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Yoshiaki Tsutsumi

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BUSINESS
July 10, 1990 | From Associated Press
A Japanese developer again topped a list of the world's richest people, but this year's billionaire tally has one conspicuous deletion: Donald J. Trump. Despite the New York developer's financial troubles, the United States continues to contain the world's largest number of billionaires--62--according to Forbes magazine. In addition, there are 37 U.S. families with fortunes over $1 billion, Forbes said in its July 23 issue.
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NEWS
May 21, 1991 | SAM JAMESON, TIMES STAFF WRITER
One is the illegitimate son of a wealthy industrialist. The foundation of another's fortune was a long-ago U.S.-backed loan. A third is a notorious high-stakes gambler liable to risk millions of dollars in a day at the racetrack, while yet another furnishes his house in plastic. A capitalist who backed a revolution is on the list, as is a refugee from communism who is now devoting much of his energy to courting his giant Communist neighbors.
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SPORTS
April 20, 1987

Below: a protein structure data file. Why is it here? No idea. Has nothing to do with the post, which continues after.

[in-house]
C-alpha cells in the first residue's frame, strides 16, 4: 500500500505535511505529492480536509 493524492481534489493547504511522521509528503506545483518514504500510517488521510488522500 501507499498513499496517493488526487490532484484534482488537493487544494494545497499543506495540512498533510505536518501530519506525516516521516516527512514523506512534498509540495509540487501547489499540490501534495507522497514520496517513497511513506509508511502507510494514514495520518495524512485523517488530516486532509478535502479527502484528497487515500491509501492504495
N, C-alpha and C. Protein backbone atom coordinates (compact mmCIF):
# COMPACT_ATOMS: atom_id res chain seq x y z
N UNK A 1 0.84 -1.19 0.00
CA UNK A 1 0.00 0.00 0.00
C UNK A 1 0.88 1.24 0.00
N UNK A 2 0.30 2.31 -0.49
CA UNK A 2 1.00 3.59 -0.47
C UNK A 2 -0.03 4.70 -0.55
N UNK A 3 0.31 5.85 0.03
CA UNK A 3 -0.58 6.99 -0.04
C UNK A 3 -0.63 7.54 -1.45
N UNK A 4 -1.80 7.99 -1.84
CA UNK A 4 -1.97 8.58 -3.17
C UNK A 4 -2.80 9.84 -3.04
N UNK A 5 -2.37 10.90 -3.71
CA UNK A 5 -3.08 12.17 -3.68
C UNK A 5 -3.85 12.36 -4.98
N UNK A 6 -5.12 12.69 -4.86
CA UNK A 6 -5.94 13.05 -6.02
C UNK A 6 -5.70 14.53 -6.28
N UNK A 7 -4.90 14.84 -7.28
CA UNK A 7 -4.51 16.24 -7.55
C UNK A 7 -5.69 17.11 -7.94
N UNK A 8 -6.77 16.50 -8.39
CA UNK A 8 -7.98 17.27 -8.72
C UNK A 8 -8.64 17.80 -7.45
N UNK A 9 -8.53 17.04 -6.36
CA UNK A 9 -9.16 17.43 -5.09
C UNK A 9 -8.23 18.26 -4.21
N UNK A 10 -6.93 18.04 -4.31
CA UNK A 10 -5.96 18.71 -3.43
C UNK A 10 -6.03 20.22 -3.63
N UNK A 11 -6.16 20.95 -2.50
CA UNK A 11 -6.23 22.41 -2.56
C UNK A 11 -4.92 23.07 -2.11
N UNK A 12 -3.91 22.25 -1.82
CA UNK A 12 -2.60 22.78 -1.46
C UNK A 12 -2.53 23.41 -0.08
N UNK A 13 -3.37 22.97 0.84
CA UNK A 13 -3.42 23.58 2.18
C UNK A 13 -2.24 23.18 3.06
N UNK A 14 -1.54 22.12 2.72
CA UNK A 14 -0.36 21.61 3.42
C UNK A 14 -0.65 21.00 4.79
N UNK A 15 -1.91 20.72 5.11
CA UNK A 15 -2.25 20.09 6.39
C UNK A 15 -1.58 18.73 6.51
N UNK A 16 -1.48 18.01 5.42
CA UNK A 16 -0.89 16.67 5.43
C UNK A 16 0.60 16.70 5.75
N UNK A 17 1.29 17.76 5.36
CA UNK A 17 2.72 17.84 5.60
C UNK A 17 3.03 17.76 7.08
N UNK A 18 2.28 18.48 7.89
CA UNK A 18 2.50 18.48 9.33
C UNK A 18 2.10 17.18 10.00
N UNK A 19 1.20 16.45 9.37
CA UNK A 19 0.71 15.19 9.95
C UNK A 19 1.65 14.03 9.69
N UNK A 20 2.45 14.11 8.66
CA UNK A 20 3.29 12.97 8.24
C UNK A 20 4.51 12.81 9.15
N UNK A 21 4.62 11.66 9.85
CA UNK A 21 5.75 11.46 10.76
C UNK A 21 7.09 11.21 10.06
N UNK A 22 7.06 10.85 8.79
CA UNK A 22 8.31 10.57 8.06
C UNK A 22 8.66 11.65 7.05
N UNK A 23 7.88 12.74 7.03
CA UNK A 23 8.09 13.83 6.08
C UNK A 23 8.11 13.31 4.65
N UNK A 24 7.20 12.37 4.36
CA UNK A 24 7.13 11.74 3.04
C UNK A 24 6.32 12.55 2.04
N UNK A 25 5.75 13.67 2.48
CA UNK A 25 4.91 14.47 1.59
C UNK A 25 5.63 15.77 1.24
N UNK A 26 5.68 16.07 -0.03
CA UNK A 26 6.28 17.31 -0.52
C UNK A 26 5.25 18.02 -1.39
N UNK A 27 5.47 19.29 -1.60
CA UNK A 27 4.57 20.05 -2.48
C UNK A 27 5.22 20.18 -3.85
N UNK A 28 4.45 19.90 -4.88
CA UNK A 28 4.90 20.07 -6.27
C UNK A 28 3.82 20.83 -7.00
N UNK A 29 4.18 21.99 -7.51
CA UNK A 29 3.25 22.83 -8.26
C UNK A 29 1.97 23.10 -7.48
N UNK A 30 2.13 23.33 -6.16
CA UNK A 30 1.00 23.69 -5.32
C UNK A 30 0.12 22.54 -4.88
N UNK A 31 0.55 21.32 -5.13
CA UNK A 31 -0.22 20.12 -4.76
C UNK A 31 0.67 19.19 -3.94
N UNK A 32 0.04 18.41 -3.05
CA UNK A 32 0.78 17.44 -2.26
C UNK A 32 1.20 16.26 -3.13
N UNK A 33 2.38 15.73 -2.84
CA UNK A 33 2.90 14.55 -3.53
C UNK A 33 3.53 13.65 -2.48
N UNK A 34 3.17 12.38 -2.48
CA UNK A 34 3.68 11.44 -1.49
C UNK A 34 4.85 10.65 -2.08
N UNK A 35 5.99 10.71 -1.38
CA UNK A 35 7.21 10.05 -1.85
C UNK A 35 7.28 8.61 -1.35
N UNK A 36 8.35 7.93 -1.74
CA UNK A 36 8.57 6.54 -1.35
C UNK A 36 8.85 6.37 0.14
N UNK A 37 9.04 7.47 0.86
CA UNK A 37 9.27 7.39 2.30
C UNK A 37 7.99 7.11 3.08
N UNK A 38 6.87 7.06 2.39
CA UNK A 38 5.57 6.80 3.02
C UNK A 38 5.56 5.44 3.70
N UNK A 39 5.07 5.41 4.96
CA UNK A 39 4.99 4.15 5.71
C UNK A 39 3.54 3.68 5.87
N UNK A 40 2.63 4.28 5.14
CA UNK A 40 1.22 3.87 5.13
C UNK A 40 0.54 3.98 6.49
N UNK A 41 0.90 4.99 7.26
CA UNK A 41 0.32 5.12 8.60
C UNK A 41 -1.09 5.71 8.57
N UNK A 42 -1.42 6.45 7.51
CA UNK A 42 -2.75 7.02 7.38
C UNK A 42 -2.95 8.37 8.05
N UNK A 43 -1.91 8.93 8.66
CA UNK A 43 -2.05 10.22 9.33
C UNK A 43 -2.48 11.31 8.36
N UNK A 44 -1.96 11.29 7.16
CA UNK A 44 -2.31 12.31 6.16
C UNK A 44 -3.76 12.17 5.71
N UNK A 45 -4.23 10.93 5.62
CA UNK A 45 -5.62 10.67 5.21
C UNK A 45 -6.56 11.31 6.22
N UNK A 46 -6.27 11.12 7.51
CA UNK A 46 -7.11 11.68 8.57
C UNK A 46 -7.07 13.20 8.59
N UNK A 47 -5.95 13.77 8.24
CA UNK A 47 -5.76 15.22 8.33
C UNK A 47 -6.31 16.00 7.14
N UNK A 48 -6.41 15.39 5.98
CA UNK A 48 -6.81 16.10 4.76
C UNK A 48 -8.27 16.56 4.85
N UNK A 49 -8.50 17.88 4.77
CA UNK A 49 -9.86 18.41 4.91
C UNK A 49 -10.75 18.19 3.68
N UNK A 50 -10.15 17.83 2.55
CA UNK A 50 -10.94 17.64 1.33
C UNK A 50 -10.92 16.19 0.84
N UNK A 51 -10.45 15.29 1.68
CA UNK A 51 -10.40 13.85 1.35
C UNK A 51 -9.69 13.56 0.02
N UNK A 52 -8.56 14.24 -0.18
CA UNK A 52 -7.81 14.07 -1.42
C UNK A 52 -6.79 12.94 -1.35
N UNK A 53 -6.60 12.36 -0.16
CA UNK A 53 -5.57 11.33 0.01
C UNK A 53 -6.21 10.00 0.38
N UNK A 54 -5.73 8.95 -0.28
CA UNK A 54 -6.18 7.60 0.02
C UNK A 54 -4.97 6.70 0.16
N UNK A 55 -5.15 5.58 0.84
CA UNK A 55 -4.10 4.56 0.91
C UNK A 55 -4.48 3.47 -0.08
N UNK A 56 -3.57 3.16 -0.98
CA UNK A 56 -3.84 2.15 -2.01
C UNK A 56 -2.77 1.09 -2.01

A Japanese billionaire is considering buying the Seattle Mariners, says American liaison Cappy Harada, who represents a group of Seattle residents who want to keep the team in their town. "I am optimistic that if approached right, a deal can be struck," said Harada, who was reached by telephone in Tokyo. Harada said he had talked with Hiroshi Yamaguchi, managing director of the Seibu Corp. and top assistant to corporation chairman and billionaire Yoshiaki Tsutsumi.
BUSINESS
July 10, 1990 | From Associated Press
A Japanese developer again topped a list of the world's richest people, but this year's billionaire tally has one conspicuous deletion: Donald J. Trump. Despite the New York developer's financial troubles, the United States continues to contain the world's largest number of billionaires--62--according to Forbes magazine. In addition, there are 37 U.S. families with fortunes over $1 billion, Forbes said in its July 23 issue.
BUSINESS
October 13, 1987 | Associated Press